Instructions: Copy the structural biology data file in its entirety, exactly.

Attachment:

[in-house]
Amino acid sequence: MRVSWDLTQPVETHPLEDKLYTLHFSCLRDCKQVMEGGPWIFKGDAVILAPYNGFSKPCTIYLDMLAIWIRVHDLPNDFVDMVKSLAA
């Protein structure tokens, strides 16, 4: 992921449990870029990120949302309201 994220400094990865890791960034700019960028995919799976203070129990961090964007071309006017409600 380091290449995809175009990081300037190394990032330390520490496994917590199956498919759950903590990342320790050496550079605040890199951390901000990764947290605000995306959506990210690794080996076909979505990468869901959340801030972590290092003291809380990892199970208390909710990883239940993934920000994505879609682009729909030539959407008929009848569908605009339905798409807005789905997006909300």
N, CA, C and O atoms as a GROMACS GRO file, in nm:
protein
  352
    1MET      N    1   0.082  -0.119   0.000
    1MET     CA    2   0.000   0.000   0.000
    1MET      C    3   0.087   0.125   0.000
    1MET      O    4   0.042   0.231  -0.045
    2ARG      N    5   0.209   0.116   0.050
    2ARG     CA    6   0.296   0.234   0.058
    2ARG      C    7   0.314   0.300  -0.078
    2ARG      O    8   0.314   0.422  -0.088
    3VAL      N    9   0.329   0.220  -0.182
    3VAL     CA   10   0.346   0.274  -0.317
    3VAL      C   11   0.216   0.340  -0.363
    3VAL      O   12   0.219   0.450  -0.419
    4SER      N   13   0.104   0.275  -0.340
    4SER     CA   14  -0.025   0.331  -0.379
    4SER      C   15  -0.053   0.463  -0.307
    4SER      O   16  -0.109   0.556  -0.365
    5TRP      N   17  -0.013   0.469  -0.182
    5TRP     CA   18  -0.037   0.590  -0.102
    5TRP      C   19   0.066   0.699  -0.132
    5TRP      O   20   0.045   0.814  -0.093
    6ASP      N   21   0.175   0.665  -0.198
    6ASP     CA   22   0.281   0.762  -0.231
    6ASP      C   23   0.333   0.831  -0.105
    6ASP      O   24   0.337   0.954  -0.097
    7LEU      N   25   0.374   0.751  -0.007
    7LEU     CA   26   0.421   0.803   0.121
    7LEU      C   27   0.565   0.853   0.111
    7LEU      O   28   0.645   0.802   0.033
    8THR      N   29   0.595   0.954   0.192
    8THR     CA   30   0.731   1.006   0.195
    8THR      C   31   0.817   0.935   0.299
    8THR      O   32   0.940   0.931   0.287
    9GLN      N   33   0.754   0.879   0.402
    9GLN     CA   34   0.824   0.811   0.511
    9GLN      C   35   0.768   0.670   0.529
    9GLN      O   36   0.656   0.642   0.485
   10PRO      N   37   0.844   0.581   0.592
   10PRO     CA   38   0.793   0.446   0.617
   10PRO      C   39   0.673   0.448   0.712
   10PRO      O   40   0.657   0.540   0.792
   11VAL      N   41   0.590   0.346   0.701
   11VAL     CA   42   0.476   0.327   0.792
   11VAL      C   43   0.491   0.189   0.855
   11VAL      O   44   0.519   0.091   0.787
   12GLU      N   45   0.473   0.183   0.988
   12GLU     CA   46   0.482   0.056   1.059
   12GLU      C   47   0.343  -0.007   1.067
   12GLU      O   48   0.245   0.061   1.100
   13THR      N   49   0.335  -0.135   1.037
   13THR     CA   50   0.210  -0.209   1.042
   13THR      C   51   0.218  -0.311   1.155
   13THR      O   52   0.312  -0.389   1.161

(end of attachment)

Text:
[in-house]
Amino acid sequence: MRVSWDLTQPVETHPLEDKLYTLHFSCLRDCKQVMEGGPWIFKGDAVILAPYNGFSKPCTIYLDMLAIWIRVHDLPNDFVDMVKSLAA
């Protein structure tokens, strides 16, 4: 992921449990870029990120949302309201 994220400094990865890791960034700019960028995919799976203070129990961090964007071309006017409600 380091290449995809175009990081300037190394990032330390520490496994917590199956498919759950903590990342320790050496550079605040890199951390901000990764947290605000995306959506990210690794080996076909979505990468869901959340801030972590290092003291809380990892199970208390909710990883239940993934920000994505879609682009729909030539959407008929009848569908605009339905798409807005789905997006909300």
N, CA, C and O atoms as a GROMACS GRO file, in nm:
protein
  352
    1MET      N    1   0.082  -0.119   0.000
    1MET     CA    2   0.000   0.000   0.000
    1MET      C    3   0.087   0.125   0.000
    1MET      O    4   0.042   0.231  -0.045
    2ARG      N    5   0.209   0.116   0.050
    2ARG     CA    6   0.296   0.234   0.058
    2ARG      C    7   0.314   0.300  -0.078
    2ARG      O    8   0.314   0.422  -0.088
    3VAL      N    9   0.329   0.220  -0.182
    3VAL     CA   10   0.346   0.274  -0.317
    3VAL      C   11   0.216   0.340  -0.363
    3VAL      O   12   0.219   0.450  -0.419
    4SER      N   13   0.104   0.275  -0.340
    4SER     CA   14  -0.025   0.331  -0.379
    4SER      C   15  -0.053   0.463  -0.307
    4SER      O   16  -0.109   0.556  -0.365
    5TRP      N   17  -0.013   0.469  -0.182
    5TRP     CA   18  -0.037   0.590  -0.102
    5TRP      C   19   0.066   0.699  -0.132
    5TRP      O   20   0.045   0.814  -0.093
    6ASP      N   21   0.175   0.665  -0.198
    6ASP     CA   22   0.281   0.762  -0.231
    6ASP      C   23   0.333   0.831  -0.105
    6ASP      O   24   0.337   0.954  -0.097
    7LEU      N   25   0.374   0.751  -0.007
    7LEU     CA   26   0.421   0.803   0.121
    7LEU      C   27   0.565   0.853   0.111
    7LEU      O   28   0.645   0.802   0.033
    8THR      N   29   0.595   0.954   0.192
    8THR     CA   30   0.731   1.006   0.195
    8THR      C   31   0.817   0.935   0.299
    8THR      O   32   0.940   0.931   0.287
    9GLN      N   33   0.754   0.879   0.402
    9GLN     CA   34   0.824   0.811   0.511
    9GLN      C   35   0.768   0.670   0.529
    9GLN      O   36   0.656   0.642   0.485
   10PRO      N   37   0.844   0.581   0.592
   10PRO     CA   38   0.793   0.446   0.617
   10PRO      C   39   0.673   0.448   0.712
   10PRO      O   40   0.657   0.540   0.792
   11VAL      N   41   0.590   0.346   0.701
   11VAL     CA   42   0.476   0.327   0.792
   11VAL      C   43   0.491   0.189   0.855
   11VAL      O   44   0.519   0.091   0.787
   12GLU      N   45   0.473   0.183   0.988
   12GLU     CA   46   0.482   0.056   1.059
   12GLU      C   47   0.343  -0.007   1.067
   12GLU      O   48   0.245   0.061   1.100
   13THR      N   49   0.335  -0.135   1.037
   13THR     CA   50   0.210  -0.209   1.042
   13THR      C   51   0.218  -0.311   1.155
   13THR      O   52   0.312  -0.389   1.161